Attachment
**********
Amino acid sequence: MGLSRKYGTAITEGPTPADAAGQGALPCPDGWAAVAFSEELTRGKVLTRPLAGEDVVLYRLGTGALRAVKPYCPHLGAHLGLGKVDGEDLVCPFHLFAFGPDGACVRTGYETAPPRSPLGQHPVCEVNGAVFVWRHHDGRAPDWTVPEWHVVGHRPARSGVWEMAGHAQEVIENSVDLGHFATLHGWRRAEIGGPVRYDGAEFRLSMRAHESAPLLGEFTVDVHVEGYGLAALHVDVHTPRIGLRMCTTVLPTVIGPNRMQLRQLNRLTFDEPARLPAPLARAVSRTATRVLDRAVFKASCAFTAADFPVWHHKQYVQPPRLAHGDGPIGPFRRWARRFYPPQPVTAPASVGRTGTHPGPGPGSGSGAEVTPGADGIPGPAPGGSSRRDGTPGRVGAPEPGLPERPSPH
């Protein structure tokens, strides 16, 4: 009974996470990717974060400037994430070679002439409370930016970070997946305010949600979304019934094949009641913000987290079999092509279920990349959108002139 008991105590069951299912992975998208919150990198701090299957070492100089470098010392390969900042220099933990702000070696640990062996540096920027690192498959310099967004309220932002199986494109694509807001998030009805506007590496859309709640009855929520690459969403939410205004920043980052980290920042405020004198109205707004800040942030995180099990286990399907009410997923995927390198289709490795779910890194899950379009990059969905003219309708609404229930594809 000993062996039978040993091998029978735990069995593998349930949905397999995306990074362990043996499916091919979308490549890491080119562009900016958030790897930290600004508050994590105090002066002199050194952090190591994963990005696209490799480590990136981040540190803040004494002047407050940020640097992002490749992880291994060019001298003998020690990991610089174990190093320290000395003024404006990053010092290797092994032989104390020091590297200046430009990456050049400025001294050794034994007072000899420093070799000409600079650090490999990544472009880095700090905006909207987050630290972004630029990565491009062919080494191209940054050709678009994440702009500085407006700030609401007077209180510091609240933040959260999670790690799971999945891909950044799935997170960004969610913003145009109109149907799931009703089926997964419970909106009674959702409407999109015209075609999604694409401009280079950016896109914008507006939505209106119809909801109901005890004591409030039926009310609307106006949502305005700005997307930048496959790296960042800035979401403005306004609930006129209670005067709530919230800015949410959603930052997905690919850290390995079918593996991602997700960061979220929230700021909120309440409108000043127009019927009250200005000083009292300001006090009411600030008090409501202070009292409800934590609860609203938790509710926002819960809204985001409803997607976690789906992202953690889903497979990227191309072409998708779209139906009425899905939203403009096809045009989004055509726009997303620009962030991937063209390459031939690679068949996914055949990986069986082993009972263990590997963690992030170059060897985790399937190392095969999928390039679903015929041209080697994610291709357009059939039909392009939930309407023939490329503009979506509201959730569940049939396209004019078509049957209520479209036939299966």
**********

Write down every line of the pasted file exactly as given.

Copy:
Amino acid sequence: MGLSRKYGTAITEGPTPADAAGQGALPCPDGWAAVAFSEELTRGKVLTRPLAGEDVVLYRLGTGALRAVKPYCPHLGAHLGLGKVDGEDLVCPFHLFAFGPDGACVRTGYETAPPRSPLGQHPVCEVNGAVFVWRHHDGRAPDWTVPEWHVVGHRPARSGVWEMAGHAQEVIENSVDLGHFATLHGWRRAEIGGPVRYDGAEFRLSMRAHESAPLLGEFTVDVHVEGYGLAALHVDVHTPRIGLRMCTTVLPTVIGPNRMQLRQLNRLTFDEPARLPAPLARAVSRTATRVLDRAVFKASCAFTAADFPVWHHKQYVQPPRLAHGDGPIGPFRRWARRFYPPQPVTAPASVGRTGTHPGPGPGSGSGAEVTPGADGIPGPAPGGSSRRDGTPGRVGAPEPGLPERPSPH
């Protein structure tokens, strides 16, 4: 009974996470990717974060400037994430070679002439409370930016970070997946305010949600979304019934094949009641913000987290079999092509279920990349959108002139 008991105590069951299912992975998208919150990198701090299957070492100089470098010392390969900042220099933990702000070696640990062996540096920027690192498959310099967004309220932002199986494109694509807001998030009805506007590496859309709640009855929520690459969403939410205004920043980052980290920042405020004198109205707004800040942030995180099990286990399907009410997923995927390198289709490795779910890194899950379009990059969905003219309708609404229930594809 000993062996039978040993091998029978735990069995593998349930949905397999995306990074362990043996499916091919979308490549890491080119562009900016958030790897930290600004508050994590105090002066002199050194952090190591994963990005696209490799480590990136981040540190803040004494002047407050940020640097992002490749992880291994060019001298003998020690990991610089174990190093320290000395003024404006990053010092290797092994032989104390020091590297200046430009990456050049400025001294050794034994007072000899420093070799000409600079650090490999990544472009880095700090905006909207987050630290972004630029990565491009062919080494191209940054050709678009994440702009500085407006700030609401007077209180510091609240933040959260999670790690799971999945891909950044799935997170960004969610913003145009109109149907799931009703089926997964419970909106009674959702409407999109015209075609999604694409401009280079950016896109914008507006939505209106119809909801109901005890004591409030039926009310609307106006949502305005700005997307930048496959790296960042800035979401403005306004609930006129209670005067709530919230800015949410959603930052997905690919850290390995079918593996991602997700960061979220929230700021909120309440409108000043127009019927009250200005000083009292300001006090009411600030008090409501202070009292409800934590609860609203938790509710926002819960809204985001409803997607976690789906992202953690889903497979990227191309072409998708779209139906009425899905939203403009096809045009989004055509726009997303620009962030991937063209390459031939690679068949996914055949990986069986082993009972263990590997963690992030170059060897985790399937190392095969999928390039679903015929041209080697994610291709357009059939039909392009939930309407023939490329503009979506509201959730569940049939396209004019078509049957209520479209036939299966």